Which led me out to the beautiful Kentish Greensand Way on Sunday for a 21 mile kit test. Technically it was a run but my pace is probably the average persons walk, I was basing it on trying to get each 5k under the hour. Which I achieved. I stopped and took photos. I stopped for chats. I texted Jules playing i-spy as we both went out on our runs with photos....I went 21 miles in pretty much the time it took me to run the London marathon this year 6 hrs 30 minutes. And that’s good enough. It has to be. It will be. It can be. 



Which means off I go. I now declare I am officially tapering. I’ll do some parkruns and a few more kit checks but with less than 13 days to go I declare myself ready. This is my time to achieve something. Not the something I planned. But something for me. Something I can hold on to and say - you know in a year of proper shit I did that. I crawled out of the darkness and went up a volcano! Deep down I may not believe it’s a great achievement, but one day I will and I know you’ll all tell me it is anyway so I’ll believe you. I promise. With that I want to thank my amazing cheer squad, those I know in person and those that virtually slap me most days through Twitter. You know who you are. You know that i probably wouldn’t even be here without you. And you know that I’ll think of you when I’m re-hydrating my chicken tikka masala and then the next day trying to find somewhere for a shit as I run!!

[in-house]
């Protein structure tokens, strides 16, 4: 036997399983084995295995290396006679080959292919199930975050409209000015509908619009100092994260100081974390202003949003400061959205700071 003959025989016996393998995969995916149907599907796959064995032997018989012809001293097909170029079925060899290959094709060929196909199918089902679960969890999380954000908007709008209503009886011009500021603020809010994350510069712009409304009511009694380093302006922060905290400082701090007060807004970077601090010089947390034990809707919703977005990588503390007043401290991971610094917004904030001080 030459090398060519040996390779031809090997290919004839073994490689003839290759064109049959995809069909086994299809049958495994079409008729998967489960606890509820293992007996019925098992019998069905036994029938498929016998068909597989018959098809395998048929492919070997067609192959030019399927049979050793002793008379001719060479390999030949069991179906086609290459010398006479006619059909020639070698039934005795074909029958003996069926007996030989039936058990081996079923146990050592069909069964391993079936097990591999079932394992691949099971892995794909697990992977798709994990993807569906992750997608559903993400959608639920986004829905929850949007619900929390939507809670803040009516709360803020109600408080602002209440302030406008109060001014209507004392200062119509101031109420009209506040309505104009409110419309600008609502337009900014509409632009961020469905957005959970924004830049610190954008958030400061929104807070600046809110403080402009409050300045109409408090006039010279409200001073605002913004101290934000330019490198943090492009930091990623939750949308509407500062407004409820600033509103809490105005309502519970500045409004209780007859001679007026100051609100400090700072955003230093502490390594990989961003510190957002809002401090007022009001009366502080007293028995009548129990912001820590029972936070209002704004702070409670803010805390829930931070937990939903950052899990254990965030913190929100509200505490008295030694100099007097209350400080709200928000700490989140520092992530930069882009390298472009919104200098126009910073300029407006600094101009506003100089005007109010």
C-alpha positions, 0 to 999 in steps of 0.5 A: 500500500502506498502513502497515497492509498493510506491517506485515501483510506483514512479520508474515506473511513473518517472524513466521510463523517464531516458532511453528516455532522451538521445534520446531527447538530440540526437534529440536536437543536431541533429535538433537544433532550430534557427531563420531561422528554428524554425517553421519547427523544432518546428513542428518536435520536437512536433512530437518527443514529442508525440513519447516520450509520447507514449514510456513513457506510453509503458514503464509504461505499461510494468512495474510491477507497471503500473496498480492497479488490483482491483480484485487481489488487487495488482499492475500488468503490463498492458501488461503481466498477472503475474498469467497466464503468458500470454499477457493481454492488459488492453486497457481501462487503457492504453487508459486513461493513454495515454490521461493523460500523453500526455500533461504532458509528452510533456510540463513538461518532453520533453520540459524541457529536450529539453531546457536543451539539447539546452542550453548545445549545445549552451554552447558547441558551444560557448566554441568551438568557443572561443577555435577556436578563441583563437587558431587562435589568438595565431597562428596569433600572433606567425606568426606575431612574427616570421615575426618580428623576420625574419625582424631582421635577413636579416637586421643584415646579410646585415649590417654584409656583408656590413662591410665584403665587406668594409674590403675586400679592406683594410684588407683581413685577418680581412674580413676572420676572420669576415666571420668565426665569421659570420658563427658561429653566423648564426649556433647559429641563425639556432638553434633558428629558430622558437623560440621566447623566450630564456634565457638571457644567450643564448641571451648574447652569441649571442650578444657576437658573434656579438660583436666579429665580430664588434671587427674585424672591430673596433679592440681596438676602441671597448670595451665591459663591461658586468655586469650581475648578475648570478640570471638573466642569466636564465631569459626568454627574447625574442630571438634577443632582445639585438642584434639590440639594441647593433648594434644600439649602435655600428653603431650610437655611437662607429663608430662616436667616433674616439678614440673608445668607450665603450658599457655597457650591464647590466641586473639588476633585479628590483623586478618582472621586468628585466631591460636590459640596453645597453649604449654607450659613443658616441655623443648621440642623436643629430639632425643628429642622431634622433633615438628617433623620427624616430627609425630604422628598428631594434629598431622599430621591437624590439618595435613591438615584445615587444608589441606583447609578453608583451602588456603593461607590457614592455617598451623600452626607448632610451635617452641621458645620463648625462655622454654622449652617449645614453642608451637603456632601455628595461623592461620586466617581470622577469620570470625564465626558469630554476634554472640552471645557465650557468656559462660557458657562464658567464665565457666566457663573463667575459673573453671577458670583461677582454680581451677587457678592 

Tuesday, 13 August 2019

One step at a time